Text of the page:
It seems beneficial that a well-known institution like the Memorial Sloan Kettering Cancer Center owns 8.45% stake and trusts those running Y-mAbs. Additionally, investors will also appreciate that a member of the Y-mAbs’ Board of Directors is Gregory Raskin, M.D., The Vice President, Technology Development at Memorial Sloan Kettering Cancer Center.
A Lot Of Liquidity And Low Cash Burn Rate
Large amount of cash as of June 30, 2018 and small amount of liabilities seem to be another beneficial feature on this name. The company reported $70 million in cash, and only $7.7 million in total liabilities with no financial debt.
In addition, it is also very beneficial that Y-mAbs does not only show any financial debt. Moreover, the company has no obligations or commitments at all:
The income statements show that Y-mAbs is burning cash at about $17-$19 million a year. If this cash burn rate continues, with $140 million in cash after the IPO, Y-mAbs could have cash to operate for more than seven years.
In this regard, the company notes in the prospectus that it will have sufficient cash to function until 2020:
“Based on our current plans, we believe that our existing cash and cash equivalents, together with the net proceeds from this offering, will be sufficient to enable us to fund our operating expenses and capital expenditure requirements through the fourth quarter of 2020.” Source: Prospectus
The use of proceeds from the IPO is as follows:
Please note that Y-mAbs expects to have money to finance the clinical trials for naxitamab and omburtamab. With this in mind, investors will need to remember that no money could be left to finish the trials of the other product candidates. In 2020, Y-mAbs may have to raise more capital to finance its R&D expenses, which may create share price declines.
No Convertible Securities And No Preferred Stock
The equity side on this name is quite simple. The company has not even issued preferred stock, and there are no convertible securities. With this in mind, investors will not need to worry about dilution risk in the near future.
As said, Y-mAbs will have $140 million in cash after the IPO. Taking into account 32.6 million shares, the cash per share will be equal to $4.29, approximately one third of the expected IPO price, $15. Additionally, its book value per share will be $4.15.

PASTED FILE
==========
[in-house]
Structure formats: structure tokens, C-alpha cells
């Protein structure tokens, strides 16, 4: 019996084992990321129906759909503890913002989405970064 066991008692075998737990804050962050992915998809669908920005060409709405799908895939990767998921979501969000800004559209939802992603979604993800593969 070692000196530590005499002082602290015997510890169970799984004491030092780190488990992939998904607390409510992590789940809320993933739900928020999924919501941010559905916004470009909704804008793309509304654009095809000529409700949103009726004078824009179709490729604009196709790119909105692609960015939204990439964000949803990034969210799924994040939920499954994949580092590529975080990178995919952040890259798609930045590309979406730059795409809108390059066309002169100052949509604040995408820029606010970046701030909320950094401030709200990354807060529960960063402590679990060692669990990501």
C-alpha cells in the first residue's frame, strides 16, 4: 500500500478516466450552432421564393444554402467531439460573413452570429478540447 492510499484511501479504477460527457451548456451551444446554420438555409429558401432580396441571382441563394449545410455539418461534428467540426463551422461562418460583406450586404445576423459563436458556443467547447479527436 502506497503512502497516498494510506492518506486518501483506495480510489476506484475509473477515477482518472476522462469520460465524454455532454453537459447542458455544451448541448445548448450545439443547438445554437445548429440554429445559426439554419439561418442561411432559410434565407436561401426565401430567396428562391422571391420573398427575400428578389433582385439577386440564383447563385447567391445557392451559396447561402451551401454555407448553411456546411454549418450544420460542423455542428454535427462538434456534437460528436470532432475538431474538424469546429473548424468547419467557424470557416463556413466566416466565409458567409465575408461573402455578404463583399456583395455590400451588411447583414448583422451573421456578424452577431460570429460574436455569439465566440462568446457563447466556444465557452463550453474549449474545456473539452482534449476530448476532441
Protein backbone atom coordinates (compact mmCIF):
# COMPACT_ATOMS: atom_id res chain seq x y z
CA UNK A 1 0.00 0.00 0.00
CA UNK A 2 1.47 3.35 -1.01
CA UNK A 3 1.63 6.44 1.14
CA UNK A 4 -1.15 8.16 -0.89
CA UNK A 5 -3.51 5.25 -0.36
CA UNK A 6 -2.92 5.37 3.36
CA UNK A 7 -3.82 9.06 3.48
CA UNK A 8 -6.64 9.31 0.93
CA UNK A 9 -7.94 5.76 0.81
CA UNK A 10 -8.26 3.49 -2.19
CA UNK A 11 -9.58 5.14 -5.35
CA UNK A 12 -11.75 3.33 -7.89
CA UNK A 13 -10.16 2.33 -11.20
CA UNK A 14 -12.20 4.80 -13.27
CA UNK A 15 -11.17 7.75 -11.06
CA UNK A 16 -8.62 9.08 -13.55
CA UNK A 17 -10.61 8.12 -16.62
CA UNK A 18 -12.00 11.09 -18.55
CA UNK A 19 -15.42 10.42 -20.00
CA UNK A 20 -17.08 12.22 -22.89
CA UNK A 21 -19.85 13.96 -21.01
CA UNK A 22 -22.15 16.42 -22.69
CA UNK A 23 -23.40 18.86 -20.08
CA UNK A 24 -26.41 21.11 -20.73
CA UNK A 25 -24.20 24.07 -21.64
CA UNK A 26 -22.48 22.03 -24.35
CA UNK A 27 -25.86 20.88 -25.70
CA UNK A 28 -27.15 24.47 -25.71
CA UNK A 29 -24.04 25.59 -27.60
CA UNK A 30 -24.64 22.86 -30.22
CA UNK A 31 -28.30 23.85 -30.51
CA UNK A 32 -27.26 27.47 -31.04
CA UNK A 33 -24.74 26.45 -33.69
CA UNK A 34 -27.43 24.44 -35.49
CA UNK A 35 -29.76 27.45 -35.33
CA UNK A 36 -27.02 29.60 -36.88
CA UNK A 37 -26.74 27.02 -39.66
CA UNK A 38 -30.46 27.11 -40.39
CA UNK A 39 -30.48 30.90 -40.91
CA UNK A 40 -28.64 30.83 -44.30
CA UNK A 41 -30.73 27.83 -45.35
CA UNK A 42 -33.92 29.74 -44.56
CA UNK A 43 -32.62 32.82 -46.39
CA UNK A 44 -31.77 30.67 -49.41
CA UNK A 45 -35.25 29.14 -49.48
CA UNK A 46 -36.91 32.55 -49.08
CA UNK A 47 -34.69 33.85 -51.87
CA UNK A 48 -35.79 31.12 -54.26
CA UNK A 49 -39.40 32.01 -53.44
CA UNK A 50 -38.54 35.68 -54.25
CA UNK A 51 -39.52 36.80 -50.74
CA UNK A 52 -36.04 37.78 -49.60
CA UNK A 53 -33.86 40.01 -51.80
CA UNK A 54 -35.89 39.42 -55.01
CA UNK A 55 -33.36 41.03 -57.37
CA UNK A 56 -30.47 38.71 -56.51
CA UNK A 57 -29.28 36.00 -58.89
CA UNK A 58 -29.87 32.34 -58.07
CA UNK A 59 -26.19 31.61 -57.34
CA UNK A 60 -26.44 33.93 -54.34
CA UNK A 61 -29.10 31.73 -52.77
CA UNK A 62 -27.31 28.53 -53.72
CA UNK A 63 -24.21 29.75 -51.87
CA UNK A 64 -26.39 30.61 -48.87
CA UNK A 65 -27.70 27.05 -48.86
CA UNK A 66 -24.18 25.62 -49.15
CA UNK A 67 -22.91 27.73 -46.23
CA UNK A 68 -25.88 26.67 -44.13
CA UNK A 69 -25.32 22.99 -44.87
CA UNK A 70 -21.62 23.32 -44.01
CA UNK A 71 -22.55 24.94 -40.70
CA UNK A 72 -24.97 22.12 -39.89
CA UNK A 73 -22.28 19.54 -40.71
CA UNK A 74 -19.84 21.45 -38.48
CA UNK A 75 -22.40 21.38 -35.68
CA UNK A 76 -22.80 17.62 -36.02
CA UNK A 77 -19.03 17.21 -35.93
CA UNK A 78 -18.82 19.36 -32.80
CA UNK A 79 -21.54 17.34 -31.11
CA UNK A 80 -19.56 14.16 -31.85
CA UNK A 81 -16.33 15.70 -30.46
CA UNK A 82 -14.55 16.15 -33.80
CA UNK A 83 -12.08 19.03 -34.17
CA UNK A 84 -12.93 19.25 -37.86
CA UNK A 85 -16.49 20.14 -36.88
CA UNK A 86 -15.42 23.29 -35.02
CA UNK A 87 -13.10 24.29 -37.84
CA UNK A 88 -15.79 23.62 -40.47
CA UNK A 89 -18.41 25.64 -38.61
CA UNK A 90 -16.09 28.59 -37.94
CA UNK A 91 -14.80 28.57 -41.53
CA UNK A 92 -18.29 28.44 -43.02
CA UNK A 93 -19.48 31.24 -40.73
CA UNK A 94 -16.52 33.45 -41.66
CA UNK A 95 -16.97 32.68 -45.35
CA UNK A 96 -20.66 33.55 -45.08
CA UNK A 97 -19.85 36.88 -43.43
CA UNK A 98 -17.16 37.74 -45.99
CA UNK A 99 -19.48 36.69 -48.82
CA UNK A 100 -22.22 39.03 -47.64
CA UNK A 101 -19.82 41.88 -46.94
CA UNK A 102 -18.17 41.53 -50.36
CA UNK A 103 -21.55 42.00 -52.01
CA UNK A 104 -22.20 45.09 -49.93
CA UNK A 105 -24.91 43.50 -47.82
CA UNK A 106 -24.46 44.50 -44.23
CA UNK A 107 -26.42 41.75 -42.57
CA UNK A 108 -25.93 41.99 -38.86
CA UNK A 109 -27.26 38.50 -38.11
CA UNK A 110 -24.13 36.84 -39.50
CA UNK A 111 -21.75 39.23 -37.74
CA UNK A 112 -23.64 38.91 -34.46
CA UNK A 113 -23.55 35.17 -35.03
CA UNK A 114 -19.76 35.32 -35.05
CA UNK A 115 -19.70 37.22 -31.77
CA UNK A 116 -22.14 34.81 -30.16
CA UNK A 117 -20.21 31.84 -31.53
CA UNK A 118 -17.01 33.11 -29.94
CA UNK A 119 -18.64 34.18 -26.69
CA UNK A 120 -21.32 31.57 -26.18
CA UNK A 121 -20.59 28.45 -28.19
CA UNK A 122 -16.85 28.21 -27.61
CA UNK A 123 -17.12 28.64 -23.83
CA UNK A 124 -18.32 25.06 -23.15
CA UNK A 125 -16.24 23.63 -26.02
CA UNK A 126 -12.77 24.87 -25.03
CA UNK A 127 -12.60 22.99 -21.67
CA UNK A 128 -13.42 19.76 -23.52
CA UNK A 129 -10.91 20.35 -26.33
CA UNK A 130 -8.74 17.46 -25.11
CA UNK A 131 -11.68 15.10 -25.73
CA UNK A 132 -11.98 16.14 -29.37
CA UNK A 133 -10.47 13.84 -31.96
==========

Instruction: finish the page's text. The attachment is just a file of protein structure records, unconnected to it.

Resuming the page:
Competitors And Valuation
MacroGenics, Inc. (MGNX) is also developing antibodies against B7-H3 and seems to be traded a bit undervalued as compared to Y-mAbs. With 330 employees, no debt and generating revenues of $177 million, MGNX trades at $21.5 with cash per share of $7.13 and book value per share of $7.39.
Another competitor, Daiichi Sankyo Co., Ltd. (OTCPK:DSKYF), is also researching on antibodies against B7-H3, but the company is too large. It shows a market capitalization of $24.9 billion, which does not make it a good comparable peer of Y-mAbs. Finally, United Therapeutics Corporation (UTHR), which commercializes dinutuximab, an antibody against GD2, is also too large to be a good comparable peer of Y-mAbs.
A Lot Of Institutions And An Independent Board Of Directors
It seems quite beneficial that the company was able to sell large stakes to different investors worldwide. The fact that the product candidates retained the attention of institutions tells a lot about the company. The image below shows further details in this regard:
In addition, please note that directors control 40.57% stake in the company. With this number in mind, the float is expected to be low, thus be careful. Stock price volatility may be quite high after the IPO:
Finally, it is beneficial that the Board of Directors is said to be independent. Shareholders will not have to fear that the Board may take decisions to benefit big shareholders of Y-mAbs:
With results being expected for 2019 and 2020 and other competitors like MacroGenics, Inc. trading a bit undervalued as compared to Y-mAbs, the company does not seem a huge opportunity right now. This does not mean that Y-mAbs could not become interesting in 2019 when it will submit its biologic license application. In addition, the company could become interesting for bigger competitors, which may acquire it before its product candidates are approved by the FDA. Bear in mind that on October 4, 2016, EUSA Pharma acquired rights of the Neuroblastoma Treatment Isqette, which competes with Naxitamab.